In Oct 1216 King John (of Magna Carta fame) arrived at Newark Castle but just 2/3 days later he died. A year prior to his death he had been challenged by the barons: men who held land in exchange for providing soldiers to the king and who had to attend the feudal court a kind of early form of parliament. (A nearby barony to me is that of Chester; the first recorded holder – in 1070AD – was a guy called Gherbod the Fleming who it is believed got it as a gift for fighting in the victorious army of William the Conqueror at the Battle of Hastings.) The barons wanted certain guarantees and a limiting of the king’s power and this was set down in writing in the document we know today as the Magna Carta. King John is portrayed as a bad king in the Robin Hood stories where Robin – a supporter of Richard the Lionheart (John’s brother) – was usually found holed up in nearby Sherwood Forest with his band of “Merry Men”. (Curiously after Richard’s death, parts of his body were buried at 3 different places in France: his heart in Rouen, his brain in Poitou, his body in Fontvrault and nothing in England!)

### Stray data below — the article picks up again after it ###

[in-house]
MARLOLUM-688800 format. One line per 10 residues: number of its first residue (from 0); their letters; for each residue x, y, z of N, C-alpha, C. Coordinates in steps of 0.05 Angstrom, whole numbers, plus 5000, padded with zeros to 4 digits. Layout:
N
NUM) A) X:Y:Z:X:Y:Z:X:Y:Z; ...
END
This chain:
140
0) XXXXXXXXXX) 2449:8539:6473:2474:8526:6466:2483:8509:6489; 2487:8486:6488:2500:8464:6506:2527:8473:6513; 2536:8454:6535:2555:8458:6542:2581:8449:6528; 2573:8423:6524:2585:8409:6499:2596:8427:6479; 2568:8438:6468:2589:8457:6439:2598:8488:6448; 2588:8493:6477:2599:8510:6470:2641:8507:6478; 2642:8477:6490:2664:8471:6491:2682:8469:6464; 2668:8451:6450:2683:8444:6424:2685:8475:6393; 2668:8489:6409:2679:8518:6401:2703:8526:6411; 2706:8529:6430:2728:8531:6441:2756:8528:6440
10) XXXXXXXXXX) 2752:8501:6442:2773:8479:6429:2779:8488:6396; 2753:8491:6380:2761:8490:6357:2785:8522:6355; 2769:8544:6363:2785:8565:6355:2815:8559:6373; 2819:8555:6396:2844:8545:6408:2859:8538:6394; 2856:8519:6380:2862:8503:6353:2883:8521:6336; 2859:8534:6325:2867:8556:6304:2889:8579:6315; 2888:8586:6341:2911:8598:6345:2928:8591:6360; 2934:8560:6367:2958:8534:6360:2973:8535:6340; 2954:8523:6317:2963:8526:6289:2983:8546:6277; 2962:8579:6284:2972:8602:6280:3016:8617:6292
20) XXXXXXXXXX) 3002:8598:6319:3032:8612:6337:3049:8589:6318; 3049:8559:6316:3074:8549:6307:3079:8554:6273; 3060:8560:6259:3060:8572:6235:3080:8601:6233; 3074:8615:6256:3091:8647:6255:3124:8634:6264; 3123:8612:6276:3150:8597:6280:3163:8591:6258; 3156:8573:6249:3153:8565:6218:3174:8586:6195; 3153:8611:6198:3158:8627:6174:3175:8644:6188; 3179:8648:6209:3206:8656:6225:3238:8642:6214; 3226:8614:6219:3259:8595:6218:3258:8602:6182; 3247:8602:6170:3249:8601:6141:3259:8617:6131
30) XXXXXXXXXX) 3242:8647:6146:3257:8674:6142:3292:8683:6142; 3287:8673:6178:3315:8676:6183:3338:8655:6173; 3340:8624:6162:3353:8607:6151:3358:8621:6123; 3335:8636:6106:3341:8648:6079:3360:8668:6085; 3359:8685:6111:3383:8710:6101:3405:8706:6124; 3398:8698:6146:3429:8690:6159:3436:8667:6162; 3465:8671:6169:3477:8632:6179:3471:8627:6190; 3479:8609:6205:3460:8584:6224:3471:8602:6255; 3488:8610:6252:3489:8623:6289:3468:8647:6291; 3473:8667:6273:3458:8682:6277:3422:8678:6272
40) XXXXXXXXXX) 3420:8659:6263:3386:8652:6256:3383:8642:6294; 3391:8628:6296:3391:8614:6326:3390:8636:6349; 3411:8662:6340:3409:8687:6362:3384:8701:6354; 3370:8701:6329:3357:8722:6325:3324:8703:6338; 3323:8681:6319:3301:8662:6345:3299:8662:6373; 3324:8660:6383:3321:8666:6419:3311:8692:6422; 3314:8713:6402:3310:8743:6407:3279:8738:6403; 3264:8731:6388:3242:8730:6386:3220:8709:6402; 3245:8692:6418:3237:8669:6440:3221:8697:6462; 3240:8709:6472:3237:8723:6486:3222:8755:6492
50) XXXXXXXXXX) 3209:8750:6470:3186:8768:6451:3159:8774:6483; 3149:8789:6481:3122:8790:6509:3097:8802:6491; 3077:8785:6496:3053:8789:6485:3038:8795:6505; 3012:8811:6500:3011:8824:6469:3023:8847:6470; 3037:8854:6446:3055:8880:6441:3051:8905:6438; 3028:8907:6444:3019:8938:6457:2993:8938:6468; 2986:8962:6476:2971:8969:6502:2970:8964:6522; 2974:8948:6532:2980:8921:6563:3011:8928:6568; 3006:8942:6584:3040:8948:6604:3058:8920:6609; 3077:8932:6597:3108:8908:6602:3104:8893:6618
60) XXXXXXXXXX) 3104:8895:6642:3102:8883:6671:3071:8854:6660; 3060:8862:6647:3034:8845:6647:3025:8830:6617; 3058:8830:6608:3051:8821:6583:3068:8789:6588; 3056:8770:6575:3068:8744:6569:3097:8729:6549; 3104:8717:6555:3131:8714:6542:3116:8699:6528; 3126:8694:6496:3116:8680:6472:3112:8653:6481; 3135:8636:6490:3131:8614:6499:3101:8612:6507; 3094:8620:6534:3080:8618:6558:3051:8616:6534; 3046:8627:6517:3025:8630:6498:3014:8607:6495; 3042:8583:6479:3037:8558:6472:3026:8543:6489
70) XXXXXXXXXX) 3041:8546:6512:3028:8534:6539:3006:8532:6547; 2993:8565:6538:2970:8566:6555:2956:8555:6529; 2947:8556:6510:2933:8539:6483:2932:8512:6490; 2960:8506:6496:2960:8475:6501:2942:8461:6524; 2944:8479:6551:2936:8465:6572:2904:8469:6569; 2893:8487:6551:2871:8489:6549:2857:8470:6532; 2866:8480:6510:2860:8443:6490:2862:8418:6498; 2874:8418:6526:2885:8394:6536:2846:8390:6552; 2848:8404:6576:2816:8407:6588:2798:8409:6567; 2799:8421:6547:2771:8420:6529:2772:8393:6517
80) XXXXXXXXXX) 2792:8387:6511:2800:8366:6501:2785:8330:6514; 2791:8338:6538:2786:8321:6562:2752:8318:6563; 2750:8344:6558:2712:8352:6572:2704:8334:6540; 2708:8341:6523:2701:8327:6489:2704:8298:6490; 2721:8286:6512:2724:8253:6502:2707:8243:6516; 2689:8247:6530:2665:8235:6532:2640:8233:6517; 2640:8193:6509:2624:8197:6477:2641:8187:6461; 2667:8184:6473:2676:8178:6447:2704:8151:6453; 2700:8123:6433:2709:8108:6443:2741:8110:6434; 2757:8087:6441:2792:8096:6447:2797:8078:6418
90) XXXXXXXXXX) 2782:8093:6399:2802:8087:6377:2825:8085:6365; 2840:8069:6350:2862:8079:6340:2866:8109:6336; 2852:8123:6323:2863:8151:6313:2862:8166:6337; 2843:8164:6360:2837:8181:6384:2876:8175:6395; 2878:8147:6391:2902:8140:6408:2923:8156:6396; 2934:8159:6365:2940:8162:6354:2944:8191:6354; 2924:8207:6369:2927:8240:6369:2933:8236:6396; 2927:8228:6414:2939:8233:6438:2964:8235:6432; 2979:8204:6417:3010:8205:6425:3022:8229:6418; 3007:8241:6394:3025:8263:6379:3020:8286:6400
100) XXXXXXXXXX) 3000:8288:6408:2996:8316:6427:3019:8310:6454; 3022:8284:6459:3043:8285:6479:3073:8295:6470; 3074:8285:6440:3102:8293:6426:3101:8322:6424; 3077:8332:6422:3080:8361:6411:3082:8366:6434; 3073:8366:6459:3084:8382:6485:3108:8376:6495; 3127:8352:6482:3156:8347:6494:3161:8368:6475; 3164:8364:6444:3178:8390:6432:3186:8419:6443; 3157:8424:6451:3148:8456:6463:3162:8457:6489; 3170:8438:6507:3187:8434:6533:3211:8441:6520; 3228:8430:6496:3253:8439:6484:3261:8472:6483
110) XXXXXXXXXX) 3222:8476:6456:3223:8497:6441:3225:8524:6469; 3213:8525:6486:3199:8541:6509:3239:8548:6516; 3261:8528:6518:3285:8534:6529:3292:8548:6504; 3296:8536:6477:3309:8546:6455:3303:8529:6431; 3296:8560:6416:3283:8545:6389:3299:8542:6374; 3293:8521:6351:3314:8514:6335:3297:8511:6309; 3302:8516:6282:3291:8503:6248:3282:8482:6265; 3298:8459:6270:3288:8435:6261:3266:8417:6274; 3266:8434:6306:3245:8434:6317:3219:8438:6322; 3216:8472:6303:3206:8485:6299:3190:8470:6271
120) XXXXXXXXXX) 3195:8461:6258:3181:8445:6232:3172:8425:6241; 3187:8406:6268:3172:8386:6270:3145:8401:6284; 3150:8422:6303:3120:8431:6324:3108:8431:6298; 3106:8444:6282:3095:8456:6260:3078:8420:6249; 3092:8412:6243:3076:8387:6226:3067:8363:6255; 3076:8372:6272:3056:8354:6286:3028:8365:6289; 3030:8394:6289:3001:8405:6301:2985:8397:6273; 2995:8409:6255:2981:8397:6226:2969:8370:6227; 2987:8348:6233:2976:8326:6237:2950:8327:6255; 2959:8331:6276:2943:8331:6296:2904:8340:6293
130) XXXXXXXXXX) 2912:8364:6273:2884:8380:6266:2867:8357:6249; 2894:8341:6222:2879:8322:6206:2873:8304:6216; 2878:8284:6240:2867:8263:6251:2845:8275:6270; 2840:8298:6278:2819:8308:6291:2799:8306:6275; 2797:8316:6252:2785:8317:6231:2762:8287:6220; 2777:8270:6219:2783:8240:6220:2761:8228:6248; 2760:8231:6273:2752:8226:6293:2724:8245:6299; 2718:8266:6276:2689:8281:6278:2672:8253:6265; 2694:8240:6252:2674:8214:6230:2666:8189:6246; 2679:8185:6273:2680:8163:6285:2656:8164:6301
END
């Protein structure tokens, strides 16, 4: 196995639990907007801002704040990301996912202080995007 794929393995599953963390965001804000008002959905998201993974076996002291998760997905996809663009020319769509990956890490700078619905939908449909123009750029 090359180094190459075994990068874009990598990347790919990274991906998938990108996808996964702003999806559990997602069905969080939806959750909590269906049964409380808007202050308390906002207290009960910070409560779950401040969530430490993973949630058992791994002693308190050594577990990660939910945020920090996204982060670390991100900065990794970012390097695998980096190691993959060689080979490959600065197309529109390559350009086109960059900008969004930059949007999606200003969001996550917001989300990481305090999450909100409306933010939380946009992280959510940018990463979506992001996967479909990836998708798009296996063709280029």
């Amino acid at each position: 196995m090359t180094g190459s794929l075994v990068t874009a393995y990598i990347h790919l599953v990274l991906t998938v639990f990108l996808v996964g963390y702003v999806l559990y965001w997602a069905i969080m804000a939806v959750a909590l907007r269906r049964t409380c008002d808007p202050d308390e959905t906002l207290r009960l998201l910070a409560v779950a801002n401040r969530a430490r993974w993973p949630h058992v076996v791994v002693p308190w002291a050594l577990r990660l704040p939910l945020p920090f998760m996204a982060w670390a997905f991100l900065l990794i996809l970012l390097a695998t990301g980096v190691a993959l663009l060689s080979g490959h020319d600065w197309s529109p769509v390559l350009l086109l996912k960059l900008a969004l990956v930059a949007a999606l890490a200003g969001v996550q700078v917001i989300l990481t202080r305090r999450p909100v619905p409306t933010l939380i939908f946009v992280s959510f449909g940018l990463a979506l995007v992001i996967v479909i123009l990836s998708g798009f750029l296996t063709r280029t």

Pictures of Newark Castle give the impression of a fully-fledged building but behind the 3 main exterior walls little remains of the original building itself. image

Note the section of repaired wall in this next pic. Apparently at various times in its history, if it was left unprotected, stone robbers would come in and steal the actual blocks which had been used to build the castle walls.image

Then a view over the castle walls looking along the River Trent back towards the locks.image

Here’s one posted by someone on Flickr looking from the locks back towards the castle.